Despite the inaccuracies, Ivan the Terrible remains a popular figure in Russia today, in some part thanks to Stalin’s creative editing of history books and Eisenstein’s craft. There’s no doubt that the third installment would have been one hell of a movie, but sometimes, the truth does not set you free.
Batgirl fans take solace. Yours isn’t the first movie to get unceremoniously canceled.
George Orwell wrote in Nineteen Eighty-Four of a political regime that touts: “Who controls the past controls the future.” He was talking about Russia, not a hypothetical dystopian sci-fi plot. Historical movies are often dragged over the coals for their inability to adhere to the real story, rewriting history and tweaking details to tell a more politically correct or marketable version of the past. On the flip side, we have the Soviet Union, a nation that is synonymous with playing very fast and loose with truth.
When the greatest filmmaker in Russia, Sergei Eisenstein, staged the storming of the Tsar’s Winter Palace in Ivan the Terrible, Part IIIhe reinterpreted it as a bloody, pivotal battle that altered history. Though it won him praise internationally, modern historians now admit that all the peasant blood running in the gutter was probably the Tsar’s wine collection flowing down the streets. But who cares as long as it looks good on film. Eisenstein’s flare made him fit right in the USSR’s party elite.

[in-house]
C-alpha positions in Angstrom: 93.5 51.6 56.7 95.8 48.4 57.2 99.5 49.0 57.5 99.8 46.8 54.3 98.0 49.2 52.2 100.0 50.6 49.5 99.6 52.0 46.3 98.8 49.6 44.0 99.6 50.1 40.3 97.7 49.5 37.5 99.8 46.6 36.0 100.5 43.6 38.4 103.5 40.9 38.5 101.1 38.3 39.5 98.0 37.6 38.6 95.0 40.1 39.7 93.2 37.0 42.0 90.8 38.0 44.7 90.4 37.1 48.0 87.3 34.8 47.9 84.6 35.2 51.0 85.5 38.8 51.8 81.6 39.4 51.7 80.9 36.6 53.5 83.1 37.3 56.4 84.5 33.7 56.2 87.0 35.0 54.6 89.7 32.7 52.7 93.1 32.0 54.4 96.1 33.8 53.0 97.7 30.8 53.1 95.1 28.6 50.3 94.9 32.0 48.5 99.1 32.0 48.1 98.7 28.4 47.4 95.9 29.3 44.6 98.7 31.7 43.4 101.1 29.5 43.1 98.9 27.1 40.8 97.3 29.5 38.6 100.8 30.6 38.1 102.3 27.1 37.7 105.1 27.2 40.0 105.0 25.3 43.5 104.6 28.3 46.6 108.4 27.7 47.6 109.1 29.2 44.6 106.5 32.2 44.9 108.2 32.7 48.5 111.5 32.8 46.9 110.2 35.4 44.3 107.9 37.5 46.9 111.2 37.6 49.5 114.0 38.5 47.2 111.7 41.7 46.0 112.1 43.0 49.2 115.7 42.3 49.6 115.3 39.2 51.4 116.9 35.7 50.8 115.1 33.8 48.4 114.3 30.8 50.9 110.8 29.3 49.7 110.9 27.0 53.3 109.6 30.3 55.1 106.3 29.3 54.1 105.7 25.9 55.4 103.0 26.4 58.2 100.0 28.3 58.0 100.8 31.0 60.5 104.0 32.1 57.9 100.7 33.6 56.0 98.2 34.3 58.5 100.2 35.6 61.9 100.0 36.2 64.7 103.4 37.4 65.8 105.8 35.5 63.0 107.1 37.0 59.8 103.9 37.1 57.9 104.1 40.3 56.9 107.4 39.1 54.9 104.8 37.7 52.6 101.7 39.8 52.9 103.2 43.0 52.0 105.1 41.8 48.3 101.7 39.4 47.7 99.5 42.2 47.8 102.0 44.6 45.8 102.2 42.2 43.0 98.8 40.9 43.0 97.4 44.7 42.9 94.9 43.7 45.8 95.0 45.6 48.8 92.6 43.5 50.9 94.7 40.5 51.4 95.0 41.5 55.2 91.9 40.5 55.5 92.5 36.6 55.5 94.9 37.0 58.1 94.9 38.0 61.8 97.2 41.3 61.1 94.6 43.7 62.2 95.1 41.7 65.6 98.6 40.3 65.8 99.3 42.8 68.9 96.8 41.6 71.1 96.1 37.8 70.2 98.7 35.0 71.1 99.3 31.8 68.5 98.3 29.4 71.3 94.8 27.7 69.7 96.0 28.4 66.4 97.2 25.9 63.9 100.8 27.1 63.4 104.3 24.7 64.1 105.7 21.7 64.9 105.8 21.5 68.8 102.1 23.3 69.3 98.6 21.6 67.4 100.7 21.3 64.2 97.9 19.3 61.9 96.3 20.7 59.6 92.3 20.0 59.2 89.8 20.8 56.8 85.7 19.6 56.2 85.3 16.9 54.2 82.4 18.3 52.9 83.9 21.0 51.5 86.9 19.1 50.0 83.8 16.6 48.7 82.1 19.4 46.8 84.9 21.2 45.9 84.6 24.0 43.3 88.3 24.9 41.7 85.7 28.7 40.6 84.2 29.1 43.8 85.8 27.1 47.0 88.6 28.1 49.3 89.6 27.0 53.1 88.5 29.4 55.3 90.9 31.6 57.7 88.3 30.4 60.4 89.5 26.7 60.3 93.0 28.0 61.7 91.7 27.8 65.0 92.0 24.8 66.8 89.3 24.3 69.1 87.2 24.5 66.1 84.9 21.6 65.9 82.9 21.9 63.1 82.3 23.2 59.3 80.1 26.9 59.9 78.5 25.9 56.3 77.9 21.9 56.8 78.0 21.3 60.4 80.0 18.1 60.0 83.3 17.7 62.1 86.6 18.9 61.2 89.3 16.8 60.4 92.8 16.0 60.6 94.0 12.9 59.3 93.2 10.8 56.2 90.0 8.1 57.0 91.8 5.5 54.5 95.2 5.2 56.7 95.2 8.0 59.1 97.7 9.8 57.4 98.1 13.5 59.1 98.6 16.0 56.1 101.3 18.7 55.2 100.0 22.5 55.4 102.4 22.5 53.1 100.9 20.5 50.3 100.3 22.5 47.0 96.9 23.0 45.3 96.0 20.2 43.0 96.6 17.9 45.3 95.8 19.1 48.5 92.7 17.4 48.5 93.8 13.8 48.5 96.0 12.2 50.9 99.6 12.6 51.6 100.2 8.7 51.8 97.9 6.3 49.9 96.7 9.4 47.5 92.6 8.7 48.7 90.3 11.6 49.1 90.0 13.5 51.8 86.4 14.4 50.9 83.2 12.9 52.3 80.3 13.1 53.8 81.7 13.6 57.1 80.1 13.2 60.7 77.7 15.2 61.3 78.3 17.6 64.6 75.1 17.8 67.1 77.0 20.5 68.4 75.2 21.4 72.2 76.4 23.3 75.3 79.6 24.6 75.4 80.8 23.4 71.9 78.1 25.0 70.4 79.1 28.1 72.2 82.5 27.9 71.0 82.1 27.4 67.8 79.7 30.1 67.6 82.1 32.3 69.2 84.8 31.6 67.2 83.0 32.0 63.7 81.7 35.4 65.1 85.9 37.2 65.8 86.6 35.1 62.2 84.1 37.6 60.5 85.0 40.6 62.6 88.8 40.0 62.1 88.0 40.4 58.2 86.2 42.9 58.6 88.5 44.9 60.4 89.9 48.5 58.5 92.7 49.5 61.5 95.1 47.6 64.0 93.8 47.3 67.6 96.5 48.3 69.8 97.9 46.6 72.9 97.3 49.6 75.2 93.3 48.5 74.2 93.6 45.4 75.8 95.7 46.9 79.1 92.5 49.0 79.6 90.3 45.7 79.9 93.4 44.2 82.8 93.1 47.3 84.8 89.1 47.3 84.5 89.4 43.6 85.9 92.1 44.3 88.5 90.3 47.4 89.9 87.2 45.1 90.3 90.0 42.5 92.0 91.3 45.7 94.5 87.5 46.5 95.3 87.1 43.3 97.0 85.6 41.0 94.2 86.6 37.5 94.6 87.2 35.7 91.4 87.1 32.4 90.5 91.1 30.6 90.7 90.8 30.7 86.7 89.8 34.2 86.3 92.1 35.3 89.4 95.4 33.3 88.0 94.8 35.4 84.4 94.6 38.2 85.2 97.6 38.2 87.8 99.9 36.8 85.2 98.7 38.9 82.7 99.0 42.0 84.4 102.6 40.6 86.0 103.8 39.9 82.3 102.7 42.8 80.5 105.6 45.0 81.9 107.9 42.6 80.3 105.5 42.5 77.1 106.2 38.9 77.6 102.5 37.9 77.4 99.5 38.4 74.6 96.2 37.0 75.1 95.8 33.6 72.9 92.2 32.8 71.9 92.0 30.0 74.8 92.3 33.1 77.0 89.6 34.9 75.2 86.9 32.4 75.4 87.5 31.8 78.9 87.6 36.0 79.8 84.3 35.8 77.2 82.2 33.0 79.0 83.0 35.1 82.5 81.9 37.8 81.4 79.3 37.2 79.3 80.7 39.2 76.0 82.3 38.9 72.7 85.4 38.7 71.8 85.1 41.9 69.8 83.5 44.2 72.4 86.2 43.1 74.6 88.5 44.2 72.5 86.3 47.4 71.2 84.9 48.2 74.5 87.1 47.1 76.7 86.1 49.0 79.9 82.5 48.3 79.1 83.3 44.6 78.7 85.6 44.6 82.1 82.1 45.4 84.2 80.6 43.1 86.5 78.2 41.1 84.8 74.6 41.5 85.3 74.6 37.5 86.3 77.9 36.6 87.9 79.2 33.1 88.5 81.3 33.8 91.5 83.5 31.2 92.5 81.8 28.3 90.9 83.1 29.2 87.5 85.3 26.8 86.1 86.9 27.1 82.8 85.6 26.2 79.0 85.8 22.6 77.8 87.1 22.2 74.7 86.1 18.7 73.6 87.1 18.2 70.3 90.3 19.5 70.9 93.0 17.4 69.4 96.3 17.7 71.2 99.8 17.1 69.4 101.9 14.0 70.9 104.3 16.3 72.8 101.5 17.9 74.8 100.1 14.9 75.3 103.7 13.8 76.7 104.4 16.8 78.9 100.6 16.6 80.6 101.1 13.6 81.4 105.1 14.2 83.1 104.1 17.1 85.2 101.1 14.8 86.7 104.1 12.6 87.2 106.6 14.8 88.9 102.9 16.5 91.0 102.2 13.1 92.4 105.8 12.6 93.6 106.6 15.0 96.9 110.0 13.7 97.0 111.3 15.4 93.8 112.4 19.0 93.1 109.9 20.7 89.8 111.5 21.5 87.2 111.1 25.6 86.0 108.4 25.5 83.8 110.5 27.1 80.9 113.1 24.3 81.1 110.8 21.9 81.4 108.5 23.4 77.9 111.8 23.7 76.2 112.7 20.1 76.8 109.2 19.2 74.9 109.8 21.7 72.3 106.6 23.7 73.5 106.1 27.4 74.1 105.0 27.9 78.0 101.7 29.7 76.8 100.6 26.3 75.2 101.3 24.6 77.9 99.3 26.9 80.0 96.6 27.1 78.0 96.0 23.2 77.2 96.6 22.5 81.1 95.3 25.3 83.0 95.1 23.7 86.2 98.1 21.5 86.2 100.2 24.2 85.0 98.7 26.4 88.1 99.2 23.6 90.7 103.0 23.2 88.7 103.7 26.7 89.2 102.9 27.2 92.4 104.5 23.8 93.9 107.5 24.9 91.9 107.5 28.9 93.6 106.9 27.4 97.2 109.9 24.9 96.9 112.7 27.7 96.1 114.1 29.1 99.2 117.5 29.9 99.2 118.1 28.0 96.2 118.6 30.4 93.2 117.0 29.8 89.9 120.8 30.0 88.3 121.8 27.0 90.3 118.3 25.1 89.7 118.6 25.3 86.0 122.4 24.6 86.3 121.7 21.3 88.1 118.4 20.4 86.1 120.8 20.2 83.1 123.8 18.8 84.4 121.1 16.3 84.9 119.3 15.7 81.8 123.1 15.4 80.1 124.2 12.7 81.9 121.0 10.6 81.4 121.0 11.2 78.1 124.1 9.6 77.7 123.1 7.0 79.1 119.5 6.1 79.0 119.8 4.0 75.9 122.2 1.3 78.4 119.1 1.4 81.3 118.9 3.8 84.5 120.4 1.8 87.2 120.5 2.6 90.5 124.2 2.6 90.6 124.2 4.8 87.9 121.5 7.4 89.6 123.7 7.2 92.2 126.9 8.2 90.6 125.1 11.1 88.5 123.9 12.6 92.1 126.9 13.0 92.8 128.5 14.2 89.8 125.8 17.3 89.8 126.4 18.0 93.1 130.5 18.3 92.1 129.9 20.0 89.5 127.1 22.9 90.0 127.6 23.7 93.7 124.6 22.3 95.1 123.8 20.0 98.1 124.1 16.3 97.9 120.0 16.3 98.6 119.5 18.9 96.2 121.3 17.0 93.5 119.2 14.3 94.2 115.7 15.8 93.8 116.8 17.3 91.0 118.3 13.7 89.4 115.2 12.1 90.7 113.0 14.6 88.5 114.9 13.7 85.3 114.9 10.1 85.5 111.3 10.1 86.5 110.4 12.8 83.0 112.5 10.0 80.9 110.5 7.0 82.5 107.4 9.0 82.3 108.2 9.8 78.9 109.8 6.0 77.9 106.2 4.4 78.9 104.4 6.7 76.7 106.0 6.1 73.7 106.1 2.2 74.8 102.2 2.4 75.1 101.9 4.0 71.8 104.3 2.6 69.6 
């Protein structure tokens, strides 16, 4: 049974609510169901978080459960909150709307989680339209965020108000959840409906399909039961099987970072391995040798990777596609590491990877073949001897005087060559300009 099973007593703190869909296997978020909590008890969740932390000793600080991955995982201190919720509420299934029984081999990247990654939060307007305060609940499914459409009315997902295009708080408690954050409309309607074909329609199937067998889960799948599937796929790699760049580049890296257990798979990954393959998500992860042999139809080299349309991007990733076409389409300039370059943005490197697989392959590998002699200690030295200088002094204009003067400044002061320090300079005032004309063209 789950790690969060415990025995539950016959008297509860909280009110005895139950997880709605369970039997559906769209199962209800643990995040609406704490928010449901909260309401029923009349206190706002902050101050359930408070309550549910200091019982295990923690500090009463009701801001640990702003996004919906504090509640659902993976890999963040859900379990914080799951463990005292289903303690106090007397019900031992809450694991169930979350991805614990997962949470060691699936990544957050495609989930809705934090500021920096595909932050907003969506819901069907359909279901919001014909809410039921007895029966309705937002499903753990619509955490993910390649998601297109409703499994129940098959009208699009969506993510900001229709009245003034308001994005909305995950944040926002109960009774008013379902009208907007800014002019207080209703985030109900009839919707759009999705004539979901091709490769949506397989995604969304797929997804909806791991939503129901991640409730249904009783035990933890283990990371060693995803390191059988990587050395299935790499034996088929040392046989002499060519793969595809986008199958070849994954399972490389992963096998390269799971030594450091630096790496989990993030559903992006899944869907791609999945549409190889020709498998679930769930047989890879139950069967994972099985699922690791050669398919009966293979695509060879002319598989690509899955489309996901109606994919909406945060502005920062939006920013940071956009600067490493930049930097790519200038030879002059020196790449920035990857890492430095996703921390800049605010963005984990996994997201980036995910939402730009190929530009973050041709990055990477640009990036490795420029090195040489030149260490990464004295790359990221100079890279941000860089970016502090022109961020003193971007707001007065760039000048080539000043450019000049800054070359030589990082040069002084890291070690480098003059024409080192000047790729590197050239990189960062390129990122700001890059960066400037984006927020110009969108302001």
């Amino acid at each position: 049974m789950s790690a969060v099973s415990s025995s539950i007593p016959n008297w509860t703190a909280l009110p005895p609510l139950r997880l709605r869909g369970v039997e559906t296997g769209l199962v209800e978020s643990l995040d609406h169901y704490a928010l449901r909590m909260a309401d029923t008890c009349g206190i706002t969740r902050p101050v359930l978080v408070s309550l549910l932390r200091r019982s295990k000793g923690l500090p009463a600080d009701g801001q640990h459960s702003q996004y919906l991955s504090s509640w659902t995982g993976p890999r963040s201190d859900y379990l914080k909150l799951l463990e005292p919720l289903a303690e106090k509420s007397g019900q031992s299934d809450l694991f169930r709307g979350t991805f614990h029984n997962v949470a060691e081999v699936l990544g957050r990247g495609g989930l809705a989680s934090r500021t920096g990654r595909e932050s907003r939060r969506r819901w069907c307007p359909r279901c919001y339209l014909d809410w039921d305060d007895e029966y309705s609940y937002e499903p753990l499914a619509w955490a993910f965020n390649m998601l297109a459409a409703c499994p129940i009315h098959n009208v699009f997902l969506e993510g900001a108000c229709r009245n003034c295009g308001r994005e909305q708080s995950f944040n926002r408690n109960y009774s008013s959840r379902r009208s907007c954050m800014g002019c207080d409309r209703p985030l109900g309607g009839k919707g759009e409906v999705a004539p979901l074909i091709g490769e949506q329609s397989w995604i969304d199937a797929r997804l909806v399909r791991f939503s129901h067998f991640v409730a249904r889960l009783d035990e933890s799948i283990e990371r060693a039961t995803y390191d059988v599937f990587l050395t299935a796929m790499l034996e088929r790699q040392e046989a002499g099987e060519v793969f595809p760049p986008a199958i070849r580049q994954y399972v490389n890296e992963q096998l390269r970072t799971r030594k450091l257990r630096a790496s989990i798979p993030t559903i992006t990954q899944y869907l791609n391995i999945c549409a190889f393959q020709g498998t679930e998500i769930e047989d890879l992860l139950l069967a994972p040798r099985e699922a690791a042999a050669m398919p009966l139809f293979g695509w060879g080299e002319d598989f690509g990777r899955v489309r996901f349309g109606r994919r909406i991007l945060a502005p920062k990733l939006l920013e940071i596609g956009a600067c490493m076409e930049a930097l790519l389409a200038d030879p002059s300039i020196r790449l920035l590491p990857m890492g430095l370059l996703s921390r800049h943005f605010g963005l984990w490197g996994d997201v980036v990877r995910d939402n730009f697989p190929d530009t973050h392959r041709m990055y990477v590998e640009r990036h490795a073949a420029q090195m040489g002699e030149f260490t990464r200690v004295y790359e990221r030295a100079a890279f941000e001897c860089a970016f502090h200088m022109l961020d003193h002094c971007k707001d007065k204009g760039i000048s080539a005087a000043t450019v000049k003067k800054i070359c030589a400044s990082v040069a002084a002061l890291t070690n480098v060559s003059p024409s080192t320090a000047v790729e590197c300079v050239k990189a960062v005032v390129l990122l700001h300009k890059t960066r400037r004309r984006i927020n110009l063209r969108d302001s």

Eisenstein’s creative use of imagery and disregard for facts made him the go-to director for the Soviet propaganda department. It would come back to haunt him. Unfortunately for Eisenstein, Joseph Stalin was not just the supreme leader, but the nation’s de facto top movie producer. Stalin’s grudge against reality and truth didn’t just apply to his own lifetime, but hundreds of years prior. Not even Joseph Stalin’s favorite director was safe from the dictator’s paranoia and fevered tantrums.
The Father of Modern Cinema
Except for D.W. Griffiths, arguably no one shaped movies more than Eisenstein, his quick edits modernizing a medium that had previously been static and boring. Looking to alter what film could be and rocking a haircut that looked like the Bride of Frankenstein, Eisenstein for all and intents and purposes was the Russian movie industry. In the early days of the USSR, he, more than anyone, was trusted by the state to craft the prestige films shown abroad, movies that had to fit the prescribed political and historical narratives.